Based on the Naoki Prize winning novel by Kazuki Sakuraba, My Man tackles the difficult subject of a quasi-incestual “love” affair between a young orphaned girl and the “distant” relative who adopts her as his “daughter”. Though this taboo subject has never been far from Japanese screens (find me an art film from the ’60s which doesn’t involve incest in some way), My Man dares to examine in it in all its realistic muddiness and is marked by nothing so much as its raw intensity. Brought to the screen by Kazuyoshi Kumakiri whose last picture Summer’s End chronicled the romantic and existential dilemmas of a woman approaching middle age, My Man is a disturbing and unsettling film which poses a fair few unpleasant questions about the nature of familial and romantic relationships.
The film begins with a young girl, Hana, crawling away from a scene of intense devastation. Finally ending up at a refugee centre, it seems that Hana’s entire family have been killed in a natural disaster. Creeping back to her house, Hana is discovered by a rescue worker, Jungo, who by coincidence happens to be a distant relative of hers. Asked who the little girl is, Jungo immediately asserts that she is his daughter and there after claims her as his own. The pair continue to live together in a small, seaside Hokkaido town until Hana reaches middle school age at which point their relationship changes and the lines between father/daughter and husband/wife become exceedingly blurred. Only growing in intensity, the two will eventually even go so far as to kill to protect their illicit relationship which eventually takes them to the comparatively more anonymous Tokyo but what the outcome of their unconventional bond will ultimately be, only time will tell.
Hana and Jungo are both people in search of “family” and unbreakable bonds. Hana, having just lost her entire world in a tsunami is haunted by nightmares of being carried by her desperate father running from the coming storm but comes to see her new guardian Jungo as something more than a paternal figure. Jungo, as the kindly uncle Oshio remarks, is the sort of man who shouldn’t have a family. At this point, we don’t know why Oshio feels this way, merely that people seem uneasy in Jungo’s company and there’s something a little strange in his bearing and in his willingness to adopt an orphaned little girl with very little consideration. Though they are described as “distant” relatives, Jungo spent sometime in Hana’s familial home just before she was born and claims to have had a fondness for her mother – perhaps not such a “distant” relative after all.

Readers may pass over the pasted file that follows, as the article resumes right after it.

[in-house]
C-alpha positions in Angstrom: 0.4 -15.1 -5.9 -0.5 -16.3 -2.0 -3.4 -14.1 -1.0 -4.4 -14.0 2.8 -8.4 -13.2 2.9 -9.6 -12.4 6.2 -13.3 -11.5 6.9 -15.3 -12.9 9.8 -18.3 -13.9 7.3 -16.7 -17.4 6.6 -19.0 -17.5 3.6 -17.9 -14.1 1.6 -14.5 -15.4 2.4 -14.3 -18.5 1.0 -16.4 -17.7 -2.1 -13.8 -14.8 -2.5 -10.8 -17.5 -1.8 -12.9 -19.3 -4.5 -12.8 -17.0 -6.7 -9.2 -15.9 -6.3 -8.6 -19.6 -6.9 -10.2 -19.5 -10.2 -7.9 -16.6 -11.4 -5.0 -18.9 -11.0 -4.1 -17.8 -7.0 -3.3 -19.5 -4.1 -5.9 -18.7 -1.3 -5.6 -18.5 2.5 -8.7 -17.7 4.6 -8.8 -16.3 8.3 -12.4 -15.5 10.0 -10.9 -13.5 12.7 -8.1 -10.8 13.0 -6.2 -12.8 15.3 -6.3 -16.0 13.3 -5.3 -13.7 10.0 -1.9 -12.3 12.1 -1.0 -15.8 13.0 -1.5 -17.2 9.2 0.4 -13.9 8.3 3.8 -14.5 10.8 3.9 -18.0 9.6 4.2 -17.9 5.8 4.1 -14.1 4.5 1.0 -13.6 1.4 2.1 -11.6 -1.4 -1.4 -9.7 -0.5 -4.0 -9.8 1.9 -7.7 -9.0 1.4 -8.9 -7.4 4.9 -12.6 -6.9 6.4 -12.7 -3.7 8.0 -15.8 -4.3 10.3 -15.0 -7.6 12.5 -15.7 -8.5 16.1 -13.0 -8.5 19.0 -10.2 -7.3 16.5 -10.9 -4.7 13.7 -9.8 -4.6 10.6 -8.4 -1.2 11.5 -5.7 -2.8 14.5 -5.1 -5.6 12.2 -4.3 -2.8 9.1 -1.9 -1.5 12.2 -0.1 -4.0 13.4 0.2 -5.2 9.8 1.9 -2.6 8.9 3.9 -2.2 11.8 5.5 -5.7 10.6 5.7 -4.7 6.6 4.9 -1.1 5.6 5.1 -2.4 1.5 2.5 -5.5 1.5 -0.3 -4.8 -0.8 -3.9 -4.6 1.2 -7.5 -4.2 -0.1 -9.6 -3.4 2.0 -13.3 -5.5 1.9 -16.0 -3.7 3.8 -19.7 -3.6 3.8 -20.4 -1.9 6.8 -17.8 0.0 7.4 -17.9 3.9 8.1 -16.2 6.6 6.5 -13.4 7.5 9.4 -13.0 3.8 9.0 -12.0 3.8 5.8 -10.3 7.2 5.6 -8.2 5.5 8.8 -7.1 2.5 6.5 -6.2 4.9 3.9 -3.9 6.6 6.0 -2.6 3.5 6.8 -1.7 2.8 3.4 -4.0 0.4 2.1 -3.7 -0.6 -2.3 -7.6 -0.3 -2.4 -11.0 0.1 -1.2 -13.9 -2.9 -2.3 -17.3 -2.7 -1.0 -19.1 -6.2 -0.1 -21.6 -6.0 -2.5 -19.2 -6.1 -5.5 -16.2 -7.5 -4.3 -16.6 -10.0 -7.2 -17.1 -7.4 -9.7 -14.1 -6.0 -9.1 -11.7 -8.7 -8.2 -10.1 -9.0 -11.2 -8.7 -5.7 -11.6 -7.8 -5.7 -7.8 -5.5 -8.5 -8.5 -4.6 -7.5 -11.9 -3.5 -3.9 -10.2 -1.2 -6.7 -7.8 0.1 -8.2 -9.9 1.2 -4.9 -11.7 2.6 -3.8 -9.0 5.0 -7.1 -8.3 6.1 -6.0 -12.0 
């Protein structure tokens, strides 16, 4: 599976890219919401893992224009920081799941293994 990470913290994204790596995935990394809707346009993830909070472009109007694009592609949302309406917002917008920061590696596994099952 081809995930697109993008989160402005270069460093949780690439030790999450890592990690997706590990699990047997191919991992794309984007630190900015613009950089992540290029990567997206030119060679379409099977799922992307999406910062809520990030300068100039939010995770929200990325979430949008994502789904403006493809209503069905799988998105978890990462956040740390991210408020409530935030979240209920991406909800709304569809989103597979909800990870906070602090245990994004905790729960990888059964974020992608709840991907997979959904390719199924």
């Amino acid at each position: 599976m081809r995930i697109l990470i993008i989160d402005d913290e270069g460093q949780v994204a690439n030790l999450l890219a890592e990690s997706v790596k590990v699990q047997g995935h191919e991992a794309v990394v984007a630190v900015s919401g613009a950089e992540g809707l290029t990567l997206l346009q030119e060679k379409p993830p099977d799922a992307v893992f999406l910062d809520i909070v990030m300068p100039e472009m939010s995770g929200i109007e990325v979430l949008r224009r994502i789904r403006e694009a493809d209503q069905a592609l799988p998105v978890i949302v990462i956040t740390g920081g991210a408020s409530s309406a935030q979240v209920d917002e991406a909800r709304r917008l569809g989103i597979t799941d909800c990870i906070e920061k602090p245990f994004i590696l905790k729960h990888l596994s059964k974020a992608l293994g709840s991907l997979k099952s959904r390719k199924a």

In fact, Hana comes to feel an indestructible bond with Jungo precisely because of their blood ties. She believes he may be her true father and makes him also her carnal lover. Hana’s possessiveness begins almost at the beginning of their relationship with a repeated motif where she sucks on his fingers which takes on an increasingly erotic context as the film goes on. Seeing off Jungo’s more age appropriate girlfriend, Komachi, Hana delights in her triumphant ownership of Jungo decrying that he needs a blood relative and nothing else will do. Horrified, Komachi eventually leaves the area altogether and Hana and Jungo to their strangely intense “family” life. When Oshio accidentally discovers what exactly goes on in their household and comes to the conclusion Hana may once again need rescuing, talking may not quite be enough. Though their relationship has crossed social taboos the pair see nothing wrong in it yet are afraid of the possibility of being discovered and will go to great lengths to protect their illicit secret.
The tale starts to lose momentum a little after the move to Tokyo but it’s here that the central problem makes itself most plain. Jungo, having left the sea behind him, works as a cab driver in the city but eventually drifts into a life of aimless alcoholism as Hana grows up and away from him. “I just want to be a father” he cries after having just had a bizarre and humiliating encounter with a would be suitor of Hana’s. “You’re not good enough” he tells him, a repeated phrase offered to another of Hana’s men at the end of the film – fatherly words, but tinged with the jealousy of a rival. In the end, it seems as if Hana may have abandoned their “family” for a more conventional life, however, in a telling sequence set in a restaurant everything else appears to disappear leaving just the two of them isolated in their own world. Flirtatious and possessive, theirs is a bond which will truly never be broken, for better or worse.
Kumakiri shoots this bleak tale in a mostly naturalistic style occasionally giving way to expressionism and snaps of non-linear editing. In a pivotal scene as Jungo and Hana indulge their carnal passions one morning before school, the entire room rains blood – first falling as droplets on Hana’s back before becoming a torrent which leaves them both stained in crimson shame. A blood wedding or presaging their further transgressions, this startling moment is only one of Kumakiri’s impressively nuanced symbolic touches. Though the film has its B-movie, melodramatic elements, Kumakiri has been able to integrate these into his slightly elevated tone with little difficulty to create a modern, melancholic mood piece which is rich with mystery and only hinted at implications.
Another interesting film from Kumakiri, My Man is an impressively directed dissection of its difficult subject matter. Anchored by extraordinary performances from Tadanobu Asano and particularly from Fumi Nikaido as the complicated and conflicted Hana, Kumakiri thankfully keeps the sleaze factor low though simmering enough for its necessary impact. It may not be a pleasant watch, but for those who can bear its unrelenting melancholy My Man offers a fascinating portrait of the modern family in crisis.